In the early C20, the Prudential Assurance Company was at the forefront of social welfare, both in facilitating benefits to the nation and also tending to its own considerable workforce. Following the introduction of the National Insurance Act in 1912, essentially a forerunner of the welfare state, benefits for sickness and unemployment were paid through approved societies regulated by private insurance companies. This system brought with it the necessary administration of vast numbers of records nationally, and the Prudential company responded by introducing punched card machines. It was just this sort of work, along with the newly emerged telephone exchanges, that created new opportunities for women to work in cities. The success of the Prudential in the late-C19 and early-C20 meant that it was supported by a massive workforce, including domestic staff for its main office, in the cathedral-like Holborn Bars office, begun by Alfred Waterhouse in 1885. On the laying of the foundation stone, the local press noted that Prudential, while 'laudably known for their generous treatment of their clerical staff, have not thought it outside their province to provide also for the comfort of their domestic staff.' Prudential was one of the first City firms to employ women, doing so from 1871, and it ran a self-sufficient Ladies Department for many years.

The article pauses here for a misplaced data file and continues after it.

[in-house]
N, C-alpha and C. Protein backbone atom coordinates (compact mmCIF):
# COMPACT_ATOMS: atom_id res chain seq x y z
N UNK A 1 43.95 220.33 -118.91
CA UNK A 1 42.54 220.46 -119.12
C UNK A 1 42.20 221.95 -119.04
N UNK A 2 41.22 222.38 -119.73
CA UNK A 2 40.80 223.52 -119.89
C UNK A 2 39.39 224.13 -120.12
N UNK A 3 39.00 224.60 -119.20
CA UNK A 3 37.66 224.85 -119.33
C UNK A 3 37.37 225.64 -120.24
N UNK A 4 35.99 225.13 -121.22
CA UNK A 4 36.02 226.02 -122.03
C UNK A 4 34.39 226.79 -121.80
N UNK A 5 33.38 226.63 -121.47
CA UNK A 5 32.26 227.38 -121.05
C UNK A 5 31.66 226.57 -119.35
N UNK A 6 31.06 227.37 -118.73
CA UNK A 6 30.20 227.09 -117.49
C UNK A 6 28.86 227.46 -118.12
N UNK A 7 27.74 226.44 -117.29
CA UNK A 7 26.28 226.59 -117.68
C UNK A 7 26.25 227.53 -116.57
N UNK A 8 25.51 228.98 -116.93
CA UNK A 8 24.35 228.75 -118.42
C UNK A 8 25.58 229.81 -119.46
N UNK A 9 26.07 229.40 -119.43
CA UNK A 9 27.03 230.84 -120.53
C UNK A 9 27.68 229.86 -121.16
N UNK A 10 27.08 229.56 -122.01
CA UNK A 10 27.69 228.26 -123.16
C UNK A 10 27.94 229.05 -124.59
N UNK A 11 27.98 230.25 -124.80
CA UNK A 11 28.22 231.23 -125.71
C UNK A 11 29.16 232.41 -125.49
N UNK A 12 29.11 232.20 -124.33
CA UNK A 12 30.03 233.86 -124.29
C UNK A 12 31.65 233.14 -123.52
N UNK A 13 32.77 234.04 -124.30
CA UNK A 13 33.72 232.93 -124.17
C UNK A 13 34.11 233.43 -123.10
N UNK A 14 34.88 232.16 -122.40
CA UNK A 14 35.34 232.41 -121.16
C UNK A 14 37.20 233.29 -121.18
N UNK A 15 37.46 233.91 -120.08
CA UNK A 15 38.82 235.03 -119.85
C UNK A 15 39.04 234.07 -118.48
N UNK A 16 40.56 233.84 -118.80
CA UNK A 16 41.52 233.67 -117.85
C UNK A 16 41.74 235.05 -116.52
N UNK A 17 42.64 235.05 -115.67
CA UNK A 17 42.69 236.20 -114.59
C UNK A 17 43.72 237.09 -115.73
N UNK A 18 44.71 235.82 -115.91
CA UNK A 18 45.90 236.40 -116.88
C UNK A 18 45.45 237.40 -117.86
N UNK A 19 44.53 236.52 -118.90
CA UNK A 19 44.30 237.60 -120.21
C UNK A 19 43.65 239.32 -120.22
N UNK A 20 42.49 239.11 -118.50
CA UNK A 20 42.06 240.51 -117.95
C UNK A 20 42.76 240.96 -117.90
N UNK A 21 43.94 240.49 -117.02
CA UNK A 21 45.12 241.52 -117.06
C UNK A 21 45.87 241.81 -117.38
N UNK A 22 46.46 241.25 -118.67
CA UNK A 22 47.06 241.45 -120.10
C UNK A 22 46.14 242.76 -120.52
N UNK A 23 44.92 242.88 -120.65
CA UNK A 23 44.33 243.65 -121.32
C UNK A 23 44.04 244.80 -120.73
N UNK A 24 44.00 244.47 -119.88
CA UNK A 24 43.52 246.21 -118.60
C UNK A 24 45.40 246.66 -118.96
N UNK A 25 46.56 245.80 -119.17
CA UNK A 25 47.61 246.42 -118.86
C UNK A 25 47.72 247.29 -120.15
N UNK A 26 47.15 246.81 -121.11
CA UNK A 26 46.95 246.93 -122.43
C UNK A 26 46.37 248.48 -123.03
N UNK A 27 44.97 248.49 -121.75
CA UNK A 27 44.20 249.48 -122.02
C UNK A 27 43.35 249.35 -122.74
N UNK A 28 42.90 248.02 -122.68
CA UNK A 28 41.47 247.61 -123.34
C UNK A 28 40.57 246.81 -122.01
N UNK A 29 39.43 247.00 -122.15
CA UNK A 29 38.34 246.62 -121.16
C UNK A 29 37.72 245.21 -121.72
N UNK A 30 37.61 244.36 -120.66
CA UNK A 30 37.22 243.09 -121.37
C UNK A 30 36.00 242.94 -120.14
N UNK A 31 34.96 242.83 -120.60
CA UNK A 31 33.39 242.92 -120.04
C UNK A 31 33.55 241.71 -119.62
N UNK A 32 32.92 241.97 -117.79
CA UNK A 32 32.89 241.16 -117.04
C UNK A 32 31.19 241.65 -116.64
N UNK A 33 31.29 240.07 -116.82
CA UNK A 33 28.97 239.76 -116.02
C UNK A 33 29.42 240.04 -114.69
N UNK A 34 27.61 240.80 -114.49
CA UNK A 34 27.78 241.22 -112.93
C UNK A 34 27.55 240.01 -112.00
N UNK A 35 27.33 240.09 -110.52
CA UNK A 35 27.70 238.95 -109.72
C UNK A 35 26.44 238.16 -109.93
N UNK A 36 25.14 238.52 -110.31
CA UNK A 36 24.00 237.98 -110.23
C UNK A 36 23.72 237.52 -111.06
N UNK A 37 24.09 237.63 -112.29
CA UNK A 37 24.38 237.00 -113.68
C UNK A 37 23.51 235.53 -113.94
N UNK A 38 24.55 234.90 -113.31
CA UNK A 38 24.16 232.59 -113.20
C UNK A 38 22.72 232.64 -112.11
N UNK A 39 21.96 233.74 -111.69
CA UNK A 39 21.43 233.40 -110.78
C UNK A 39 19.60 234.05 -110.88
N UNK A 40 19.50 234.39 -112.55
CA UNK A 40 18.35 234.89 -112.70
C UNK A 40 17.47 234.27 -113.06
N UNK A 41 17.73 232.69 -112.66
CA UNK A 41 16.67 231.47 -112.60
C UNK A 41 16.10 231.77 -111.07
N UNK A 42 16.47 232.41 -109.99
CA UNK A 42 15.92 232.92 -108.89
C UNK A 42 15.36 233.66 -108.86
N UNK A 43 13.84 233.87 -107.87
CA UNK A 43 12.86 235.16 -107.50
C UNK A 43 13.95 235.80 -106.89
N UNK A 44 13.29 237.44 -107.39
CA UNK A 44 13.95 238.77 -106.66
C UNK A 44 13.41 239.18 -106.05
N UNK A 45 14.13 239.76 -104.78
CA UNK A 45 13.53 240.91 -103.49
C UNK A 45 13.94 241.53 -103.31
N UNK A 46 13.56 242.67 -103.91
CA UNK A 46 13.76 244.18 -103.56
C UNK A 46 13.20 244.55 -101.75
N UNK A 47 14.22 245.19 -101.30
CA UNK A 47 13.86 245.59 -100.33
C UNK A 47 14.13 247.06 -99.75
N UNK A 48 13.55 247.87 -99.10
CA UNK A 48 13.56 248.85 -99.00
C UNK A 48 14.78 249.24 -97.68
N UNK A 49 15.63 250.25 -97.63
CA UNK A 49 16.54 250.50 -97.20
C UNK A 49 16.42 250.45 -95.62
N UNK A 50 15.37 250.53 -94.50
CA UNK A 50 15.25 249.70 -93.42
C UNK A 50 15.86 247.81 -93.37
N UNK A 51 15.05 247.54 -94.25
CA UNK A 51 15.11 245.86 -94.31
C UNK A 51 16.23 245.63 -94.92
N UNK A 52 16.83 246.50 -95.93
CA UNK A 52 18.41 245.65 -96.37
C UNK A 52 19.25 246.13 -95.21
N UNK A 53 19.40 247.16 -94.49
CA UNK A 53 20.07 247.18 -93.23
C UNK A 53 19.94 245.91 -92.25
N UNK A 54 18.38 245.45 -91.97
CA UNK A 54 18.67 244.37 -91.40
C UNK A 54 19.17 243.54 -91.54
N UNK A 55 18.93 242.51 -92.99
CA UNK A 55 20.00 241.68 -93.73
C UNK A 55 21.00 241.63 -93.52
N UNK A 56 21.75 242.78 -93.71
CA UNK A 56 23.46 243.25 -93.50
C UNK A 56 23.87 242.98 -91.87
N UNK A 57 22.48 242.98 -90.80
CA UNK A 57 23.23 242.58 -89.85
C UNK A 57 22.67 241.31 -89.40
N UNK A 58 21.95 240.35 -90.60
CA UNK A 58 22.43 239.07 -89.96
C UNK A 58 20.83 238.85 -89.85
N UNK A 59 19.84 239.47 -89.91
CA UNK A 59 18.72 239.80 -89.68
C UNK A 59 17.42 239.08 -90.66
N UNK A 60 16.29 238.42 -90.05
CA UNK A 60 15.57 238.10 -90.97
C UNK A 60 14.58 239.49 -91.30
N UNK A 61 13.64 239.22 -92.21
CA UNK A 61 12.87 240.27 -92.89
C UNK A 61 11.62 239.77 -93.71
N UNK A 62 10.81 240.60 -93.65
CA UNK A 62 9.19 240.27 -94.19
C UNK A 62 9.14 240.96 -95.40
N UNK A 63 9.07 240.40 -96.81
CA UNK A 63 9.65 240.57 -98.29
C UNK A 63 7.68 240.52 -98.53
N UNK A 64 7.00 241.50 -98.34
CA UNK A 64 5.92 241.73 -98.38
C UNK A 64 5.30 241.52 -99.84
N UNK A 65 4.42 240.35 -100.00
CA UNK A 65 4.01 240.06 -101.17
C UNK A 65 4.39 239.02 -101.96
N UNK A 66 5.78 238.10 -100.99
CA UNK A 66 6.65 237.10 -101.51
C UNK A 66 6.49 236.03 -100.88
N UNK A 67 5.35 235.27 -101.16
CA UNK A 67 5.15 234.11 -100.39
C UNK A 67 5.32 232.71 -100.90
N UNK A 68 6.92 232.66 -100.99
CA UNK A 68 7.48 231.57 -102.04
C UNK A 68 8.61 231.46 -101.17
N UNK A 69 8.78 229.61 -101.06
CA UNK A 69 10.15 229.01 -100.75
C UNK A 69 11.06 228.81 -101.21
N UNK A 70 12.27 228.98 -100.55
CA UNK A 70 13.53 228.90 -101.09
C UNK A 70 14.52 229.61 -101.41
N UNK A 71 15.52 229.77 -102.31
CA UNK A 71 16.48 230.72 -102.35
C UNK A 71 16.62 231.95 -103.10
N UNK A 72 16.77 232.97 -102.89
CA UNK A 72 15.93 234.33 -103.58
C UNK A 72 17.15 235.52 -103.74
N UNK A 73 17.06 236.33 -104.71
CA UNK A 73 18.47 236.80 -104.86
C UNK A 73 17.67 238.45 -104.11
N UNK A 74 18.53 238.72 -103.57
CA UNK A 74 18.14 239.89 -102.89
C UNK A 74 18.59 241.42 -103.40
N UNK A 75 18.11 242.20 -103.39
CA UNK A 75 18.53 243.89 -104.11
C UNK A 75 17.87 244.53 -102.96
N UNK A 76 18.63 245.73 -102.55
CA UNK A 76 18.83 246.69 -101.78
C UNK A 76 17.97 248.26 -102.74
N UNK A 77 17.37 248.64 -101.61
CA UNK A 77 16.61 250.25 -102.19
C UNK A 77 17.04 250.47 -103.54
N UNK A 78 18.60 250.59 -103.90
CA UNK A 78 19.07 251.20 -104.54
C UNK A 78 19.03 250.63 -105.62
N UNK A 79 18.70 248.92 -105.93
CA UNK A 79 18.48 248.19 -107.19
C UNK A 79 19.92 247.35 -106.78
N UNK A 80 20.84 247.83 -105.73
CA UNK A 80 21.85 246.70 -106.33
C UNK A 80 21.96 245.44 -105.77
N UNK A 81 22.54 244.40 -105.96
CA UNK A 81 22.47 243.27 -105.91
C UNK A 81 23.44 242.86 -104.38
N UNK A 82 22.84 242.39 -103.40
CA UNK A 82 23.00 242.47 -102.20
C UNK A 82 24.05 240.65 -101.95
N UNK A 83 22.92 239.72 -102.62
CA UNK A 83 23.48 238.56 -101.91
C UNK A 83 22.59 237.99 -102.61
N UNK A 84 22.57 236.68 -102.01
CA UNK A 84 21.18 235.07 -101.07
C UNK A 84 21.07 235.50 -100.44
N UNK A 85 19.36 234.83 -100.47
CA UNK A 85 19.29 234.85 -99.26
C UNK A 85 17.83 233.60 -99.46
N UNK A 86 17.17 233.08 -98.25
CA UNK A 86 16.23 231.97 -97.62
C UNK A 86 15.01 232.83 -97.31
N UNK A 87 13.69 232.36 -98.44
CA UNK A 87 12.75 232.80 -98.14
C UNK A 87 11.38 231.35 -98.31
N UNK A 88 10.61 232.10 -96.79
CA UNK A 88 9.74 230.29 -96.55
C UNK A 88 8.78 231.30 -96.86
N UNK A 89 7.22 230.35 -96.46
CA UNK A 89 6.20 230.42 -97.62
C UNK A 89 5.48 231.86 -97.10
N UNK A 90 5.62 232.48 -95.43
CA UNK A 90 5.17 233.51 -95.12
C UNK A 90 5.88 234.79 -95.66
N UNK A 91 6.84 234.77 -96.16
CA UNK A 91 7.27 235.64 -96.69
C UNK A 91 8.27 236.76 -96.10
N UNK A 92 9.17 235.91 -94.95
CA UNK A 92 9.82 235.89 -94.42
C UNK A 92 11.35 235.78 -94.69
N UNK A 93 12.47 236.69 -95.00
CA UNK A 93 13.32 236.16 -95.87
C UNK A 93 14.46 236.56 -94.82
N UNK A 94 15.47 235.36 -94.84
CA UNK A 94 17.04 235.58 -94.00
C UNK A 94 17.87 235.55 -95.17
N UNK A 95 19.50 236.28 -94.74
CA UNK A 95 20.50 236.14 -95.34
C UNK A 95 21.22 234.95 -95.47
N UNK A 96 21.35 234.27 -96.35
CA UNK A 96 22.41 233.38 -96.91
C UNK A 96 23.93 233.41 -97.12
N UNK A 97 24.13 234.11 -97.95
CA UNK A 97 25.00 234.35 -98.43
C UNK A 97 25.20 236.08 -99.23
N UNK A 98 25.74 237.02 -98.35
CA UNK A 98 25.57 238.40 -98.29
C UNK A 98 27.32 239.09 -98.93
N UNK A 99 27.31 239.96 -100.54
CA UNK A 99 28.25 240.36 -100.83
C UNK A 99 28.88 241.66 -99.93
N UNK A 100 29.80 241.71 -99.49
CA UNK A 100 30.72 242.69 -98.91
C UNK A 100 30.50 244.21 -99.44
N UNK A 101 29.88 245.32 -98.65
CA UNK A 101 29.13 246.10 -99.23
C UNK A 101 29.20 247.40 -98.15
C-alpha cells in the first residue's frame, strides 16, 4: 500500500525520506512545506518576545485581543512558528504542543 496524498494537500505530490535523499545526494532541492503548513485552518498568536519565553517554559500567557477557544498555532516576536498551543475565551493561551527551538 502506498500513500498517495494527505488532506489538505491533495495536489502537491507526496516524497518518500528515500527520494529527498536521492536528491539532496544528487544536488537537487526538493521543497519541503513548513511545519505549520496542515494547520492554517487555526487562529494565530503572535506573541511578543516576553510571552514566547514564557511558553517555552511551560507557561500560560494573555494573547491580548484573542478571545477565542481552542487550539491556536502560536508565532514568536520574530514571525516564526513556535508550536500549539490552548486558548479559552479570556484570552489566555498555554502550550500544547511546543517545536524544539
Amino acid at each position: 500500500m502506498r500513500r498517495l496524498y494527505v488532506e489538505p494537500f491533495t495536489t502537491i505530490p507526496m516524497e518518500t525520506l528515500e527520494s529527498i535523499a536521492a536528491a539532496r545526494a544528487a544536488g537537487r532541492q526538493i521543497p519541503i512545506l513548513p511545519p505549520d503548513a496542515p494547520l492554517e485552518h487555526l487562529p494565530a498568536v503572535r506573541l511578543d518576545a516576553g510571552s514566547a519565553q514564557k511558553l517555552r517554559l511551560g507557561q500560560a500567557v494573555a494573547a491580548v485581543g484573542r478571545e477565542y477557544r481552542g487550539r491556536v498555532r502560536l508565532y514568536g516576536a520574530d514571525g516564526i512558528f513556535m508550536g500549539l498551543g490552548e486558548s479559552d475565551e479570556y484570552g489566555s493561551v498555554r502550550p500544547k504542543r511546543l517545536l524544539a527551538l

REASONS FOR DESIGNATION:
* Special historic interest as a purpose-built hostel for domestic staff of one of the nation's major financial institutions, built at a time when accommodation for emerging groups of women in cities was being defined, and reflecting the attention to staff welfare to which the Prudential Assurance Company was particularly committed;
* Special architectural interest as a handsome institutional building in the Edwardian Baroque style built with quality materials and craftsmanship, making rich use of the patron's motto and crest through architectural detail;
* While the interior has been much institutionalized, the special interest can be clearly identified in some areas, particular the elaborately plastered entrance hall and the remains of the dining hall;